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A Long Distance To Trudge
Going The Distance (DVD)
Member Name: cazkins
Going The Distance (DVD)
Advantages: Light-hearted & not too heavy, watchable characters, fairly 'heart-warming'
Disadvantages: Quite cliche, nothing new, predictable
Firstly, this isn't my usual kind of film, in fact, it's more the kind of flick I tend to avoid. You know the types, the sickly sweet rom coms that make you cringe and wonder why you spent however long sat watching such nonsense. However, I came across this just after having had a chat with my long distance boyfriend when I joked I should become more in tune with my inner chick flick fiend, so I gave this a go as the premise has similarities to my own position at the time. I'll give it some credit; at points it was quite sweet, quite comical and quite easy going to watch. However, it was still too cliché and predictable to be anything new or extraordinary within this genre.
Going The Distance was directed by Nanette Burstein who has worked on a few things, mainly TV, but nothing I recognise prior to this flick. We're introduced to two characters going merrily along their own paths; Garrett, who has recently come out of a relationship, and Erin, an intern at the New York Sentinel with 6 weeks left until returning to San Francisco. The two bump in to each other and their paths cross in a way neither of them had expected. From the start they seem to get along 'like a house on fire', just hanging out and having fun. They both admit they don't want anything more than fun and frolics, given that Erin isn't around the city for much longer and that Garrett has only recently had his heart broken. But as time flies by and they have more fun together than they remember having in a long time, it seems that there may be more there than they thought.
Realising that what they have together may be something special, they decide it may be too good just to throw away when Erin moves back home. Their only option? To attempt a relationship from afar. From here on out, it's a tale of the highs and lows of a long-distance relationship. They're almost literally on two different coasts at opposite ends of the states, so it's a few hours by plane that they're trying to cover a distance of, which is no easy task as they quickly learn. At first it's all new so they try to work out ways of communicating despite their own commitments and the time difference. Calling, texting, video calling, online communication, most of which occur late at night after work and often not at a good time for one of them. It's a strain but they make the effort and the time for each other.
Things start well, despite the doubts of friends, and the sexting and random visits make it all worthwhile. They get on so well and seem to have found love with each other, so they can start thinking about the bigger picture; being together at the end of Erin's studies providing she can get work at the paper in New York. Except nothing is plain sailing with a long distance relationship and the cracks start to appear. For a start it costs a fortune to travel to see one another, so visits get fewer and further between and they miss spending the big events, like Christmas, with each other. The distance between them grows and suddenly the dream of being together at the end of it all seems to be getting further away. The question is, can they make it work and go the distance for their relationship?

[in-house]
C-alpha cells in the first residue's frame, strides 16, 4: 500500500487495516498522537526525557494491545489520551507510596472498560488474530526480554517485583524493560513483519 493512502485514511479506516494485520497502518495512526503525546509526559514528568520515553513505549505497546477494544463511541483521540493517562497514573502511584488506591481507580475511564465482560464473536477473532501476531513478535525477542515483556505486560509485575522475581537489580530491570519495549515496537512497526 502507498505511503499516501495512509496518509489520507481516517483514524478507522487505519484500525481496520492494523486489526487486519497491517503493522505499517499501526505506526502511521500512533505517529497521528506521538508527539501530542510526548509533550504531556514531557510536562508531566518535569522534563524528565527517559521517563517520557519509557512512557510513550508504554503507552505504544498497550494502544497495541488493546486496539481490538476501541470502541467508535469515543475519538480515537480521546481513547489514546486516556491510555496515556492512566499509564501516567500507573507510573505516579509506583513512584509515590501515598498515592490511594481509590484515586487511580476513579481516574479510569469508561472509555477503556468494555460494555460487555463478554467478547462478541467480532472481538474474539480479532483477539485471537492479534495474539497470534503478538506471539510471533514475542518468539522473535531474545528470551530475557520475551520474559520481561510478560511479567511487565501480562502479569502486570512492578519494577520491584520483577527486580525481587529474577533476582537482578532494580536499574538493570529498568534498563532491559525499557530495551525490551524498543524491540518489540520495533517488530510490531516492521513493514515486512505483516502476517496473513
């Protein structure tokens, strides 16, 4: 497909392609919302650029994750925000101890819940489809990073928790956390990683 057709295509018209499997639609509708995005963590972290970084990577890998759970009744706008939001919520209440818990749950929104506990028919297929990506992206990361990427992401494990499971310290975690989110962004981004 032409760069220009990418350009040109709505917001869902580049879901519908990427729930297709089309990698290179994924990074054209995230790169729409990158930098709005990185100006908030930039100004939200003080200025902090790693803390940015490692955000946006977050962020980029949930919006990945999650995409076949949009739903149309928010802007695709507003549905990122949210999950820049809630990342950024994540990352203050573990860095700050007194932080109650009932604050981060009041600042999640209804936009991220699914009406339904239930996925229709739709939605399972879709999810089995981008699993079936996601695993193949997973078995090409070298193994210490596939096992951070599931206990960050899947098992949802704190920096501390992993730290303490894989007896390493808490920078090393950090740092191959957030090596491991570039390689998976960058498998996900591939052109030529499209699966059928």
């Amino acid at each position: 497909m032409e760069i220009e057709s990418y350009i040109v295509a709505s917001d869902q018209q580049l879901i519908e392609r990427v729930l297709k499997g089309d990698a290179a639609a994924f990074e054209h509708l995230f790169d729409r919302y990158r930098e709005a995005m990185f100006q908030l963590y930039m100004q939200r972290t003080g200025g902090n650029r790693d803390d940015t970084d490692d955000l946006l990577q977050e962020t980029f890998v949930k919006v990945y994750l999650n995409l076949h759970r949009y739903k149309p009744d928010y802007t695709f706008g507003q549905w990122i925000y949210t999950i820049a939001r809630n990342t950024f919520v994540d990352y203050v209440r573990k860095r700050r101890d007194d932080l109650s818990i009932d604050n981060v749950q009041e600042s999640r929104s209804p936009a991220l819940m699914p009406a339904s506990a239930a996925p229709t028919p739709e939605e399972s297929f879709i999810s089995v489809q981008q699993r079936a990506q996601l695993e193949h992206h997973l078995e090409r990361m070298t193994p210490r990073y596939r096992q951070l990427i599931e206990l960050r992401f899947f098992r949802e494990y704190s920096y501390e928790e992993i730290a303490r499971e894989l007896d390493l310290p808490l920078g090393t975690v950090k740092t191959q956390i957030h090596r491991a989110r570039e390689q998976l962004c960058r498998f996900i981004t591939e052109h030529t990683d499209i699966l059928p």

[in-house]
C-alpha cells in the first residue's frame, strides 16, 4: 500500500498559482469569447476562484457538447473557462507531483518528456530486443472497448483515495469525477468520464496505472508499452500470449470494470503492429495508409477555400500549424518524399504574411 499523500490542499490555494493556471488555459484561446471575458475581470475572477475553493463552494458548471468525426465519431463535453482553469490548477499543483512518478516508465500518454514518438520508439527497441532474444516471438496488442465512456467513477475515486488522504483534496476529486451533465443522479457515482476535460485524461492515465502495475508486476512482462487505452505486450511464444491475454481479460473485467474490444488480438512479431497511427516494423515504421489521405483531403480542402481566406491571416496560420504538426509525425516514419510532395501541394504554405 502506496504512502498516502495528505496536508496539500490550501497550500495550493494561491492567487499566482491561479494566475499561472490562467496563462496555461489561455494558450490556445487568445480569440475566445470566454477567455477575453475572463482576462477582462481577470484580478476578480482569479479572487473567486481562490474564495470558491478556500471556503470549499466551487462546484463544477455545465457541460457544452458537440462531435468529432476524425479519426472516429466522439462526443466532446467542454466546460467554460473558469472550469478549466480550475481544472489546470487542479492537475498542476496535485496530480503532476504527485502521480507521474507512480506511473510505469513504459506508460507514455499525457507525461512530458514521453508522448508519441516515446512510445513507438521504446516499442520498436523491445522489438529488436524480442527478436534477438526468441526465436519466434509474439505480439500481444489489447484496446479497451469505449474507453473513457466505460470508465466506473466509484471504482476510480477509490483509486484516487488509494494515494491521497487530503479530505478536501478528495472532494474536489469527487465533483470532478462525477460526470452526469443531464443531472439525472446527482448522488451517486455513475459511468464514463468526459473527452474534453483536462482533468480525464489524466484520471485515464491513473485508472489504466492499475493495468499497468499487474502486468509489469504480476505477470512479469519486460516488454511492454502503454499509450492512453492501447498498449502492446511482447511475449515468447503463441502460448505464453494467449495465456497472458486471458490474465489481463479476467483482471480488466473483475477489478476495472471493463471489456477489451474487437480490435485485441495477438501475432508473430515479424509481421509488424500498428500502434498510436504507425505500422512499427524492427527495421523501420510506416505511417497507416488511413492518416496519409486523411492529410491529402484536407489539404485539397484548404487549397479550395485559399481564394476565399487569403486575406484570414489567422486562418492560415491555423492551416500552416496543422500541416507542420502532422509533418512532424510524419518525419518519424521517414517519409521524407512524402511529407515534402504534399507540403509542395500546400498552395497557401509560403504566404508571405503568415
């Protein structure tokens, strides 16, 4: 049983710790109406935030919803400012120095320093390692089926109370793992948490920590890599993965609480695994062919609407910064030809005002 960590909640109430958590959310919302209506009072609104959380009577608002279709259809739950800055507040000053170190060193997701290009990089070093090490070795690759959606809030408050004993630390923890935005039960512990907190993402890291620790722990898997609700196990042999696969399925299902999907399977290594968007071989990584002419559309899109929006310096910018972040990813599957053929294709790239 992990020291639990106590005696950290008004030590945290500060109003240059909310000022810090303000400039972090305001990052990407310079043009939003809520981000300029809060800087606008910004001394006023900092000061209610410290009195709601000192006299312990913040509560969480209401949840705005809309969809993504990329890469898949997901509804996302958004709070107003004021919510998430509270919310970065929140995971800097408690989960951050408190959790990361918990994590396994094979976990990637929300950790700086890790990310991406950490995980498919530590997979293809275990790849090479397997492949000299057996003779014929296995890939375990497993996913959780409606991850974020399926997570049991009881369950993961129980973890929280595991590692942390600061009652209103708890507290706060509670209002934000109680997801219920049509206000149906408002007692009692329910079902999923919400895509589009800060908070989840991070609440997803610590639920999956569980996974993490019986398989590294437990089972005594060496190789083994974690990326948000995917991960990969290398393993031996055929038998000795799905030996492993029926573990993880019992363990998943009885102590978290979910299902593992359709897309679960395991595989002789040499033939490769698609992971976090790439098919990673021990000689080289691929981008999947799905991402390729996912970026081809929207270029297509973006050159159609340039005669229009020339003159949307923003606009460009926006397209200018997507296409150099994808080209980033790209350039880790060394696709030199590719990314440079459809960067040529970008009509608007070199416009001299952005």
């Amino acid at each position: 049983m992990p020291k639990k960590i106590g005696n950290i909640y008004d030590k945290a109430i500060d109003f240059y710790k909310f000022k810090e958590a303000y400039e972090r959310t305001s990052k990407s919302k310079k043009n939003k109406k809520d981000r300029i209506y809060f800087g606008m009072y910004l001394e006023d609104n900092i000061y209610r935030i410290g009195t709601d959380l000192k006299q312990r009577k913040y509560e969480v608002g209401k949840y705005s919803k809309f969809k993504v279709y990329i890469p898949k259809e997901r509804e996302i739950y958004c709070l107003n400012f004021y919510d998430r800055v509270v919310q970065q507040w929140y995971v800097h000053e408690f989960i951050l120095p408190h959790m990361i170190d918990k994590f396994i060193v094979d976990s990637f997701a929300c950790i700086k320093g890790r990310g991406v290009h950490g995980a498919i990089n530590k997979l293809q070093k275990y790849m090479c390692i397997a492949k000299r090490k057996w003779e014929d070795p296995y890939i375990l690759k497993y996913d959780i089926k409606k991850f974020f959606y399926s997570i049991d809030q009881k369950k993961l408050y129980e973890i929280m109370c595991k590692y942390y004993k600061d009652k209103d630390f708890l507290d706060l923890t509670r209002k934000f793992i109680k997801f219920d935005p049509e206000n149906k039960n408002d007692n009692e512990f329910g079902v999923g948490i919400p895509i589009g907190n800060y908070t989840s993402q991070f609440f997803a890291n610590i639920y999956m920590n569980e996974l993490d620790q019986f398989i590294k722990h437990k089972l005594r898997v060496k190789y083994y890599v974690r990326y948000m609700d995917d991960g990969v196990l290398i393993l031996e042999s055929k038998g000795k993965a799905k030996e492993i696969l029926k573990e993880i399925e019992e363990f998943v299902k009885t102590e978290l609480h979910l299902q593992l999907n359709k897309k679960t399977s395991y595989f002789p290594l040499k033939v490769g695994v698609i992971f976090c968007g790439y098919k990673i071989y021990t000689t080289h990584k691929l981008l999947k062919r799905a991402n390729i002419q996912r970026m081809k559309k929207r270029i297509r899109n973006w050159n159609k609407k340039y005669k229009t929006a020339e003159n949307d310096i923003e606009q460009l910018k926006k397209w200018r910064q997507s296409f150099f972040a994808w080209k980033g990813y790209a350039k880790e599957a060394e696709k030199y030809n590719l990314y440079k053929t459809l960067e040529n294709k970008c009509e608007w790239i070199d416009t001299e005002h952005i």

It all sounds rather cheesy and it is, but perhaps not so in-your-face-melted-cheese-everywhere as it could have been. The pace was kept fairly upbeat throughout so it was quite engaging to watch, with some colourful characters that made it more interesting. I liked the spontaneity between Erin and Garrett and the way they got along, being both best mates and lovers so that there wasn't just mush all the way through. It also seemed more realistic that way, and believable when they went through the difficulties faced trying to make it work long distance.
The cast included Drew Barrymore (Erin), Justin Long (Garrett), Christina Applegate (Corinne), Charlie Day (Garrett's mate Dan) and Jason Sudeikis (Garrett's other mate, Box) amongst others. I'm in the middle on both Barrymore and Long, quite liking watching them but not overly fussed either way. In Going The Distance, both play their respective roles well and make the characters believable and quite easily able to identify and empathise with. I know I felt for them, probably in part because I've done/am doing the long distance thing too. I like that Day and Sudeikis has roles in this, even if they weren't huge, because they helped to lighten things up and not be quite so romance/relationship based constantly.
Erin was, however, very much one of the girl-guys. I've been told I'm a girl-guy, and in my relationship we get on like best mates and I hang out as 'one of the guys' because that's the way I've always been, more of a boys girl than a girlie girl. However, when done in films, it's often a little too in your face and idealised. Going The Distance falls in to this trap a bit, making Erin a tad annoying, but again, I think it could have been worse and far more stereotyped than it perhaps was. Having said that, the premise itself was still very predictable and run of the mill. The ending was as I had expected and overall I didn't feel the film added anything new to the rom-com-drama genre mix.
All in all, this was easy enough to watch because it was lighthearted enough in parts to make it enjoyable for fans of such genres. For me, however, I found it quite tough going getting through the predictability and mush. Not one I'd necessarily recommend, but as I've said, if you like these types of films then you could do worse.
DVD released 2011, running time 103 minutes, rated Certificate 15
Selling on Amazon for £3
Summary: A rather ordinary rom-com-drama that struggled to keep me interested